To me, nesting is about setting up a home and attending to it. To Ed, nesting is about wanting to have chickens running around his farmette.
My enthusiasm for chickens is low. When I lived with my grandparents in the deep countryside of Poland, the neighbor’s chickens depleted the meadowland of grass and left a trail of droppings so fierce that you could not side step it. Not good news for a little kid who liked to run around barefoot.
Today, the chicken issue came up again. We never set out to look at chickens. They just sort of presented themselves.
We were at a nearby farm (A-Z Farm) that opened its doors to the public today to show off its incredible haul of little lambs: 62 moms gave birth so far this season, 53 still waiting to deliver.
It was a wonderful, wonderful sight. Two day old lambs? Your heart wouldn’t melt? Your fingers wouldn’t reach for the fuzzy little head?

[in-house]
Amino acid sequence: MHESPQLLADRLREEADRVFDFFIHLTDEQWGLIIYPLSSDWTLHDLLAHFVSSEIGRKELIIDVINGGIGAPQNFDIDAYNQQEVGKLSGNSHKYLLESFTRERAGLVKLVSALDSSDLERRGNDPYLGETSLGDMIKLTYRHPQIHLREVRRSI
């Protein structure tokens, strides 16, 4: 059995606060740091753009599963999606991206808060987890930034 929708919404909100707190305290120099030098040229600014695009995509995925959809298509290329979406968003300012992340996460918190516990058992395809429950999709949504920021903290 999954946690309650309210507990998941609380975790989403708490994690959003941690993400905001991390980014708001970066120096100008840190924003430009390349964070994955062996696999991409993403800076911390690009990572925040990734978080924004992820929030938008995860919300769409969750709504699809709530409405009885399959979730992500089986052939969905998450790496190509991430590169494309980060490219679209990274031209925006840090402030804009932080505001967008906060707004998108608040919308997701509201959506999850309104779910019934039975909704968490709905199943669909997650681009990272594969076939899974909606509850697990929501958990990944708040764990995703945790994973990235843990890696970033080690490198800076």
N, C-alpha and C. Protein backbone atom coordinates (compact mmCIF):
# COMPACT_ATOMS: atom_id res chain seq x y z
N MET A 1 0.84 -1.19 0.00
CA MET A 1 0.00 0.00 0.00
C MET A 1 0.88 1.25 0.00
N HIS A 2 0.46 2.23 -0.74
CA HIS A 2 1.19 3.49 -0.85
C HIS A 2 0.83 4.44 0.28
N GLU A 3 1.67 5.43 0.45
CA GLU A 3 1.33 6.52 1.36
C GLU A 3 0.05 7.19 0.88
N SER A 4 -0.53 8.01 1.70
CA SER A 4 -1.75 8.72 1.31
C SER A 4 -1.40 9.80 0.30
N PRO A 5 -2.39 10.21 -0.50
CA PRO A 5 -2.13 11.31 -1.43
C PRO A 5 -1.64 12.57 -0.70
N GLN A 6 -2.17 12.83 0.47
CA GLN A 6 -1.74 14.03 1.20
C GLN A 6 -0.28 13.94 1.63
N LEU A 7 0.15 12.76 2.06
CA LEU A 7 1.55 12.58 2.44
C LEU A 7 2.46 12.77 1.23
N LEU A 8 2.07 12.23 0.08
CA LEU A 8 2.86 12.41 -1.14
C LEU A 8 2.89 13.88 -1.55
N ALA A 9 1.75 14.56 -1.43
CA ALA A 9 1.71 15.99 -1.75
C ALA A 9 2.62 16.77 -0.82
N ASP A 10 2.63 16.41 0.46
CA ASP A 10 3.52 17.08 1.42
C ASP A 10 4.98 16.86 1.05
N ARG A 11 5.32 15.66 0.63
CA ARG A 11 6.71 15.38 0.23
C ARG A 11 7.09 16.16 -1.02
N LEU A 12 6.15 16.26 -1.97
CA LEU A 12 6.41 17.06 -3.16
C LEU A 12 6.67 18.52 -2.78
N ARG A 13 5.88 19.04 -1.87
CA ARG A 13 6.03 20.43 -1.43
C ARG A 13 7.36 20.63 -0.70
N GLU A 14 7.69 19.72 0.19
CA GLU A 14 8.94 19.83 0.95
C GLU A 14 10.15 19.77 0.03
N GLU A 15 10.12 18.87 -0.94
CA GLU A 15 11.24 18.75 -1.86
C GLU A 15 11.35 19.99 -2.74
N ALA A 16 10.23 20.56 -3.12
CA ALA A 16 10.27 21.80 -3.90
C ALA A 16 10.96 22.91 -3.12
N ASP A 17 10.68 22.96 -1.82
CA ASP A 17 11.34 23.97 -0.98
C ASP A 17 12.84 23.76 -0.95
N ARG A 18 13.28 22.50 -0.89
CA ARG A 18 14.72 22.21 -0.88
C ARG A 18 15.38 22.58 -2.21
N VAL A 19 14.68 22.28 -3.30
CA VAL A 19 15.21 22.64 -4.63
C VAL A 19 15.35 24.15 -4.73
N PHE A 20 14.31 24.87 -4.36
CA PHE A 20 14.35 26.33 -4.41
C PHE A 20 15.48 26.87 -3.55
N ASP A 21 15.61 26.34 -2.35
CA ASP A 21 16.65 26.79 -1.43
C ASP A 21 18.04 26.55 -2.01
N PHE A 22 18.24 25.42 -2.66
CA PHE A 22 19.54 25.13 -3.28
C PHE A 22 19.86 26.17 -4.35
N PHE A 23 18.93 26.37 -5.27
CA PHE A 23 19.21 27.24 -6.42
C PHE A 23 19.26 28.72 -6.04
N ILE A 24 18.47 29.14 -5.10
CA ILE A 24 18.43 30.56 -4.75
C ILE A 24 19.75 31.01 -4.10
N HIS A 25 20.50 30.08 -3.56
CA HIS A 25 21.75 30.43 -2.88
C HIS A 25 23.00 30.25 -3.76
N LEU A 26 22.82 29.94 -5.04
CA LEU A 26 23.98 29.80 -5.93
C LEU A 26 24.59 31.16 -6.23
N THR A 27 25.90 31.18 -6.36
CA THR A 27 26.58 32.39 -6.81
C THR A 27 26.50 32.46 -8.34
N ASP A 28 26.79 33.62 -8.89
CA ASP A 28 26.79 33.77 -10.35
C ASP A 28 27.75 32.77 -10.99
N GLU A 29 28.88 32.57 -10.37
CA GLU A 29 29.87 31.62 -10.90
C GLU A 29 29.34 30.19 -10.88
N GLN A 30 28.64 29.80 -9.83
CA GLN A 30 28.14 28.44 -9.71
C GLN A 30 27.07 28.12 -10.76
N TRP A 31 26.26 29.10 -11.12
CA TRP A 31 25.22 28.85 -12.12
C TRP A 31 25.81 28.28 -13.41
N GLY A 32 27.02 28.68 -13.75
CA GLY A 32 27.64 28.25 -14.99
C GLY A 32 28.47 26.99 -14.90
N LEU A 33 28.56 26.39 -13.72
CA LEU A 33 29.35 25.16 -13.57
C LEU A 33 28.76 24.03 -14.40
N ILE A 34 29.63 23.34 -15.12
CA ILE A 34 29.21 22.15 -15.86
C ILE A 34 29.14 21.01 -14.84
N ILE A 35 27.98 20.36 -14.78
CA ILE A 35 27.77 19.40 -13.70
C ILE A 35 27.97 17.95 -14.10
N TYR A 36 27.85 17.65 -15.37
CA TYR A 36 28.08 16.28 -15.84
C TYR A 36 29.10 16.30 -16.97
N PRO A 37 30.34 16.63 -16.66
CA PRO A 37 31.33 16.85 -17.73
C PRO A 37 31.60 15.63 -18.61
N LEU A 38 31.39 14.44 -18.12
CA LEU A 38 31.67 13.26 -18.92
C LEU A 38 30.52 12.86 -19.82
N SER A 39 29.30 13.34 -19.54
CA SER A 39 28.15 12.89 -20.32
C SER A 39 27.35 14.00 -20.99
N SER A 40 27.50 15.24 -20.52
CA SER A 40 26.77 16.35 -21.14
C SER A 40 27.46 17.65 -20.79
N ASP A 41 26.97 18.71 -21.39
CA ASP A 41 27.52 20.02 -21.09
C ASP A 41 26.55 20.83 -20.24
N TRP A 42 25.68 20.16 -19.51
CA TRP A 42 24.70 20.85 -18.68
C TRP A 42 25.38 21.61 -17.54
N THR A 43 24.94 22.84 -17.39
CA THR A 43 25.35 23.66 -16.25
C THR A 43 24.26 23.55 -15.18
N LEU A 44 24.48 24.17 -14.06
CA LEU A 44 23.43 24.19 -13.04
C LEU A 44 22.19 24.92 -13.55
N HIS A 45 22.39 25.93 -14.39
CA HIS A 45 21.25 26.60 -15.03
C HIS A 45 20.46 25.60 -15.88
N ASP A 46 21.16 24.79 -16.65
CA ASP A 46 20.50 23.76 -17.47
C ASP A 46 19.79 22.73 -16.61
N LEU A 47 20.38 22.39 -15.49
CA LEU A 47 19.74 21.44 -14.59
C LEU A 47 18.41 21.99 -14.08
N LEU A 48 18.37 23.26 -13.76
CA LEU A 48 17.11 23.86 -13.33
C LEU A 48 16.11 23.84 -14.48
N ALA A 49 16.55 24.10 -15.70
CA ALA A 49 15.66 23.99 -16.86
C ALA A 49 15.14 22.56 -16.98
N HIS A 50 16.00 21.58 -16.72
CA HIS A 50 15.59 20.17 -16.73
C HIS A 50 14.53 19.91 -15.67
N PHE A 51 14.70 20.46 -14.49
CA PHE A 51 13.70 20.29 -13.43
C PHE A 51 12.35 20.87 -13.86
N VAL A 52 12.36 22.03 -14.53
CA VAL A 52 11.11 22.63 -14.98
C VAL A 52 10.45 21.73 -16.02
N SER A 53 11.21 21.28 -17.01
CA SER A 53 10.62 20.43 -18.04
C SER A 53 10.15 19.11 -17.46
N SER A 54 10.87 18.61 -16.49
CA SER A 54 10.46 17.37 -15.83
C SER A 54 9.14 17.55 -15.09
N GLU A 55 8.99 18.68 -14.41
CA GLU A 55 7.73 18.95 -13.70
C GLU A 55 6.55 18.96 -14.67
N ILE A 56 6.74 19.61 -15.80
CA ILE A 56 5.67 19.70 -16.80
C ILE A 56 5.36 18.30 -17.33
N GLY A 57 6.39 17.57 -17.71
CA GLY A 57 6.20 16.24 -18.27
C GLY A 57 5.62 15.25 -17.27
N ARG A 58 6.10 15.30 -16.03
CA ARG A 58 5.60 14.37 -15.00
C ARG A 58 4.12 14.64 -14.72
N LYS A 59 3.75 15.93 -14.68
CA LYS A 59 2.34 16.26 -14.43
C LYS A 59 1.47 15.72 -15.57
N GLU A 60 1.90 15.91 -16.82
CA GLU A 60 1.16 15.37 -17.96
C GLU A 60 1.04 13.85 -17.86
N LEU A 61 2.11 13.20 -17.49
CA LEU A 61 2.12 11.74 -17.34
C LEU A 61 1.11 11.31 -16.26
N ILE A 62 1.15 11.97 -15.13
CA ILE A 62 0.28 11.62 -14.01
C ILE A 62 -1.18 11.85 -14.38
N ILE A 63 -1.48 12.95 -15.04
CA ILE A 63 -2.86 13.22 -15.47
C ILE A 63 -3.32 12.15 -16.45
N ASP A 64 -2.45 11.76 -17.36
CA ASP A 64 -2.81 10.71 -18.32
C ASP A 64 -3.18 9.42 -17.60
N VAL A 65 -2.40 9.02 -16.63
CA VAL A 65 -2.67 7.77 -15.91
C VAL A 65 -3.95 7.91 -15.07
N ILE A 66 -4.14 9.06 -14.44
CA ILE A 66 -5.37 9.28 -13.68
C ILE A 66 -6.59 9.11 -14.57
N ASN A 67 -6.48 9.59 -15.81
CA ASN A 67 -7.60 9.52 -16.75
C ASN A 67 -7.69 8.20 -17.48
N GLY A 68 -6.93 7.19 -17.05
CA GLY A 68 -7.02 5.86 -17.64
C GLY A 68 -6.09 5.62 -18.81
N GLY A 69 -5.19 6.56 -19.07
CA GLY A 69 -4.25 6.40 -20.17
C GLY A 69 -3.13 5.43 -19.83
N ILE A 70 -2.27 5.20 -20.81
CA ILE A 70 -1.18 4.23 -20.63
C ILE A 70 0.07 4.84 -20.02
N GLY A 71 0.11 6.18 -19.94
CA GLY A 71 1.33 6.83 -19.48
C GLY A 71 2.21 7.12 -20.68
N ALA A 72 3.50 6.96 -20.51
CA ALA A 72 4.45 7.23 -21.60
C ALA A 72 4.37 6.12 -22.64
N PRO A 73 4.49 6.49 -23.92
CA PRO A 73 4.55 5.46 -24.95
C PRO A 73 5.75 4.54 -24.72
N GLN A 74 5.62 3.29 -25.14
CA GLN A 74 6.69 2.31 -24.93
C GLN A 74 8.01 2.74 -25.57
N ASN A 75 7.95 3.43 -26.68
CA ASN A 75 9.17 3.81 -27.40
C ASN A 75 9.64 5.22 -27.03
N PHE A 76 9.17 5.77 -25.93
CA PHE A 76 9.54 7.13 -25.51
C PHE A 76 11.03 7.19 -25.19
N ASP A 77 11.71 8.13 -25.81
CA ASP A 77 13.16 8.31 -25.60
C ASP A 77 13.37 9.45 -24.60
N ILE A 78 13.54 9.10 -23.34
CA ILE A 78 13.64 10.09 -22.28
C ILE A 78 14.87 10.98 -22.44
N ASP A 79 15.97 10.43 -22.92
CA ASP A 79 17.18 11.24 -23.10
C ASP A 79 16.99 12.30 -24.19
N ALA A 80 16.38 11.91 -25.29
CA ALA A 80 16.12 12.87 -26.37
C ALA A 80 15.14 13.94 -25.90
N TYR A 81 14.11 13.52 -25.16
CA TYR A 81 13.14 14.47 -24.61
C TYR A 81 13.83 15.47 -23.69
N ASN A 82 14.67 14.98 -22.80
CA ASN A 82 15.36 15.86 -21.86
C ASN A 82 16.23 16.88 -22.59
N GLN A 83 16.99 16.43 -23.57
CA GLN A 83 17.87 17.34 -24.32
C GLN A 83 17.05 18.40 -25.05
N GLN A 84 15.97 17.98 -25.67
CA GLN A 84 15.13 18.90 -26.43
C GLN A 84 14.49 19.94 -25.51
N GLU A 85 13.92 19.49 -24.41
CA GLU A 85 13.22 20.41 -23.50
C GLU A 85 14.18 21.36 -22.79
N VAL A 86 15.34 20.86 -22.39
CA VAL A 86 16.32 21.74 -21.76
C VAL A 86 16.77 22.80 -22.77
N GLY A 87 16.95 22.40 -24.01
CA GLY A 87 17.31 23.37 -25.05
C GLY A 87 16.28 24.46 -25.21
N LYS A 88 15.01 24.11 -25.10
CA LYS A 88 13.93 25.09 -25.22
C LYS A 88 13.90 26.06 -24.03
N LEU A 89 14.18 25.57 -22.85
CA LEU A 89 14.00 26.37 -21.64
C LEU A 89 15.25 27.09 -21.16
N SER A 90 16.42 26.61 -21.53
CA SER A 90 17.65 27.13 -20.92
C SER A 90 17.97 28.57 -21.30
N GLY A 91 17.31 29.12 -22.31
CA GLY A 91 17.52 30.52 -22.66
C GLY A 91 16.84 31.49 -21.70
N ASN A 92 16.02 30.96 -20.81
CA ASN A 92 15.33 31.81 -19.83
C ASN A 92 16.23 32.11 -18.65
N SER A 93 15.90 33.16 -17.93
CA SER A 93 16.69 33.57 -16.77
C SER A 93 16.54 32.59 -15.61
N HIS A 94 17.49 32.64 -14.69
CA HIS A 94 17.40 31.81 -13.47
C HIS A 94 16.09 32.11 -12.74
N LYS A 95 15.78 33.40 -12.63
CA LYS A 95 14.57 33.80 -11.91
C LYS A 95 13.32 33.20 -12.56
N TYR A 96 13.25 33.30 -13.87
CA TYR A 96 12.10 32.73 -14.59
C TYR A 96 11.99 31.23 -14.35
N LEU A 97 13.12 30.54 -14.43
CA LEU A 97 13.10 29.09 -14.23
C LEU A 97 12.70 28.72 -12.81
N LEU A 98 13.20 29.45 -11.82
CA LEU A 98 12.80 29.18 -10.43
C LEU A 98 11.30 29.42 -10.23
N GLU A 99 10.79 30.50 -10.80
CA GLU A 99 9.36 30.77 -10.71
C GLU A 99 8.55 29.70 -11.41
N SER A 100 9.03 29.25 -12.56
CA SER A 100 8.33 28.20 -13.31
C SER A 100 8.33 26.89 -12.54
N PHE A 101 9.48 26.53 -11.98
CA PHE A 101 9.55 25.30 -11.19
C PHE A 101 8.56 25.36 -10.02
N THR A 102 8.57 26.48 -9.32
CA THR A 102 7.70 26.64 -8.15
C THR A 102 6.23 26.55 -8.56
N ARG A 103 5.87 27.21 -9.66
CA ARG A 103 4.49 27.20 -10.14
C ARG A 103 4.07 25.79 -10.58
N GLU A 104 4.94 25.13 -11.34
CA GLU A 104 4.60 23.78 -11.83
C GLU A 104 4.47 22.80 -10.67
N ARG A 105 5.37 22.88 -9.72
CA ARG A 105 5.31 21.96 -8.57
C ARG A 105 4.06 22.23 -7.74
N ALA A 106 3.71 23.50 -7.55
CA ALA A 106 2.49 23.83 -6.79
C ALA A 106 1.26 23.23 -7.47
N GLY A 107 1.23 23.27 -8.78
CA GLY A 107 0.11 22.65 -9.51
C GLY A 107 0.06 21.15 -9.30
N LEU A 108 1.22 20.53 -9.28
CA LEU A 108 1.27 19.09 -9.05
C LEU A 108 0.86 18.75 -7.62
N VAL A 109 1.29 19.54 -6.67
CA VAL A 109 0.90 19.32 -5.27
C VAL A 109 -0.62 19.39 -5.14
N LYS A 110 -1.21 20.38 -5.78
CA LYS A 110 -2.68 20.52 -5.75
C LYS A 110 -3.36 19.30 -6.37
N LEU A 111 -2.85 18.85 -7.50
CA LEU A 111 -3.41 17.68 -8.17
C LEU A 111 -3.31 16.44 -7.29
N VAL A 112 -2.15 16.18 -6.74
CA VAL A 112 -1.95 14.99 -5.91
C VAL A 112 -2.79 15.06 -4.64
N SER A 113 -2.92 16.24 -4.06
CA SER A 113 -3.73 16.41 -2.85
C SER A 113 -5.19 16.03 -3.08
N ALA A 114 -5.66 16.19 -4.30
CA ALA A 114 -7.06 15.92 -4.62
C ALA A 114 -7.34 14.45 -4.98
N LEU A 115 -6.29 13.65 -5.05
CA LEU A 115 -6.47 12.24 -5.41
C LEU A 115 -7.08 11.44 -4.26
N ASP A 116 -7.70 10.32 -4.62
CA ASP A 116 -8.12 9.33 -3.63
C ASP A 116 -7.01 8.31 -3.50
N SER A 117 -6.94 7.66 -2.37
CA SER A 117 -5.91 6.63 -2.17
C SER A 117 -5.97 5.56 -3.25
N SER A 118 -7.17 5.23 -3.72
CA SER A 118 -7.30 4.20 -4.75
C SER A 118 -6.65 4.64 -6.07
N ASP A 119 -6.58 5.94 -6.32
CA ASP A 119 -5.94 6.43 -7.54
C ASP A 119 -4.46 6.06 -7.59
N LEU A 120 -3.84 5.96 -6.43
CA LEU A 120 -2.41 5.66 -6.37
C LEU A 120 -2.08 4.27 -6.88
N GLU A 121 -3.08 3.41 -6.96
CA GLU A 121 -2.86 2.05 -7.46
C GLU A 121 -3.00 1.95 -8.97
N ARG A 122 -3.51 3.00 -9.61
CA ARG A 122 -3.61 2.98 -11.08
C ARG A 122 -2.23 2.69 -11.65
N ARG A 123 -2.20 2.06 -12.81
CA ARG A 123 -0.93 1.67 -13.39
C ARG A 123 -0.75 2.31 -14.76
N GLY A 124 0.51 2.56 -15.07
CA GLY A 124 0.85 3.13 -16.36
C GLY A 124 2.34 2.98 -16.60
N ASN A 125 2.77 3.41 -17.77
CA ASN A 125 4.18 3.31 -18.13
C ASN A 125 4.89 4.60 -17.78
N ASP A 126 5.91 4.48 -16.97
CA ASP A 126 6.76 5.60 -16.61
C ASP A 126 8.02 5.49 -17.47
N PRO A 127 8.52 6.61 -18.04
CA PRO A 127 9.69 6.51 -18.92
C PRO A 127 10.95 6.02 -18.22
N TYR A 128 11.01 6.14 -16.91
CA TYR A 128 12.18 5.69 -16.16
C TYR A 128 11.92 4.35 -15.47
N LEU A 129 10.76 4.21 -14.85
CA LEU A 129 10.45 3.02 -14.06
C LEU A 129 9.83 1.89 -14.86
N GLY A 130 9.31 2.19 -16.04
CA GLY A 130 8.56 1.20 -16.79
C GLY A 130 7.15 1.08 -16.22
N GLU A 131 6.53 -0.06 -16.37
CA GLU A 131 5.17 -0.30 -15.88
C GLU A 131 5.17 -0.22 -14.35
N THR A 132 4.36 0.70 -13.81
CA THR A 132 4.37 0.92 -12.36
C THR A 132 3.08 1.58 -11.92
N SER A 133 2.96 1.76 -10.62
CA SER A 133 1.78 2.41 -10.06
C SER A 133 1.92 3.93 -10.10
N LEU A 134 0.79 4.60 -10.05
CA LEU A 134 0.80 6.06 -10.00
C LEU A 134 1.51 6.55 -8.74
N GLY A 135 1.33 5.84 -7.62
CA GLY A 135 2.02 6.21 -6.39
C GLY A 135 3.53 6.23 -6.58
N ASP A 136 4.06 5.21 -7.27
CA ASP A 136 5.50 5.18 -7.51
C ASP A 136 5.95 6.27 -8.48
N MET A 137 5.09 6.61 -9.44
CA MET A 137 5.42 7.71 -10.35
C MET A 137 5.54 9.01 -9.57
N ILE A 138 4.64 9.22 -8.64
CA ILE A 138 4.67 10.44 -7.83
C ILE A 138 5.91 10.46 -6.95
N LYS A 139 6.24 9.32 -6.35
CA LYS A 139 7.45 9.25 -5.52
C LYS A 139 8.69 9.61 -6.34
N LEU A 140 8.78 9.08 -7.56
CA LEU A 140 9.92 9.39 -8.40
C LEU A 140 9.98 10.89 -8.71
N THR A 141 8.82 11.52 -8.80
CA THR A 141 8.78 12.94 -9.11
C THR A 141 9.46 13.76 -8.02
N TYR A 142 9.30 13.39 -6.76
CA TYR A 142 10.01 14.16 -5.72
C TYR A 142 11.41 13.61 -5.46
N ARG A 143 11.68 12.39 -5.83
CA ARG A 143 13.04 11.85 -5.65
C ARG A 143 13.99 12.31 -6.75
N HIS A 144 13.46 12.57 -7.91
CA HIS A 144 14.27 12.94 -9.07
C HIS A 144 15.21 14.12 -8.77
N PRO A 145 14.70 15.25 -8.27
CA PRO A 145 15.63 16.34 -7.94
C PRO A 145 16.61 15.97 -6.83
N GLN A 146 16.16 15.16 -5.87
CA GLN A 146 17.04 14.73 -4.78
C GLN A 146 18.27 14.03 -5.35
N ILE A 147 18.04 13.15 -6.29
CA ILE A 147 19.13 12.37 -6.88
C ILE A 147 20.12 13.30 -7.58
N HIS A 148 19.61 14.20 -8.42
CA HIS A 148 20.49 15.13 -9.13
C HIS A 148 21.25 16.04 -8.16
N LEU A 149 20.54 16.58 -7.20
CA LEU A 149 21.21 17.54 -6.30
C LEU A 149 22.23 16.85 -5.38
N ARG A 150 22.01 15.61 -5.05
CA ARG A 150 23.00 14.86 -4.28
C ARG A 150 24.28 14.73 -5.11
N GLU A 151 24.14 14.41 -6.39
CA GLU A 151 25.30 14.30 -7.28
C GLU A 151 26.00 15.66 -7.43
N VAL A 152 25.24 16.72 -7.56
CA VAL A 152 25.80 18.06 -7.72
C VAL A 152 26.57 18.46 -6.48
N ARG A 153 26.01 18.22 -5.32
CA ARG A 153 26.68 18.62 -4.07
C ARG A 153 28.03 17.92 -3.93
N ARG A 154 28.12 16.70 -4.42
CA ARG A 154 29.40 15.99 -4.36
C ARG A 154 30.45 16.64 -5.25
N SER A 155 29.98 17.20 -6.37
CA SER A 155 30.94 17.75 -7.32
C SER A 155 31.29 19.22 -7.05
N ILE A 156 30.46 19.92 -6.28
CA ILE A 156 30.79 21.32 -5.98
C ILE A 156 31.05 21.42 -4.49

And the sight of the lambs chasing their mommies for a sip of milk! It brought back memories of feeding the very young…
come on, mom! get up and play!
What I could not tear myself away from was the pen with the pregnant moms. Their discomfort became my discomfort. Some looked like they were on the brink (as indeed they were) and I thought it worth my time to stand, watch and wait.
…until a woman came up to me and whispered. Listen, I’ve been coming here for four years and I have yet to see one born when I’m here.
I’m so transparent.
There were other farm animals. Baby calves (2 days old), baby goats, pigs and chicks. A farmer shows us this one:
...yes, sure. Cute.
In the way that my heart and soul goes out to the sheep mamas and their babies, Ed’s attention is on the chickens. I expect he’ll be carting a few home soon. I’m hoping to fall in love with them. I mean, they’re not quite like the lambs, but still… fresh eggs, daily, a sweet little hen in my lap… there are some good images out there. The man could have wanted to raise pigeons. Chickens are tons better than pigeons.
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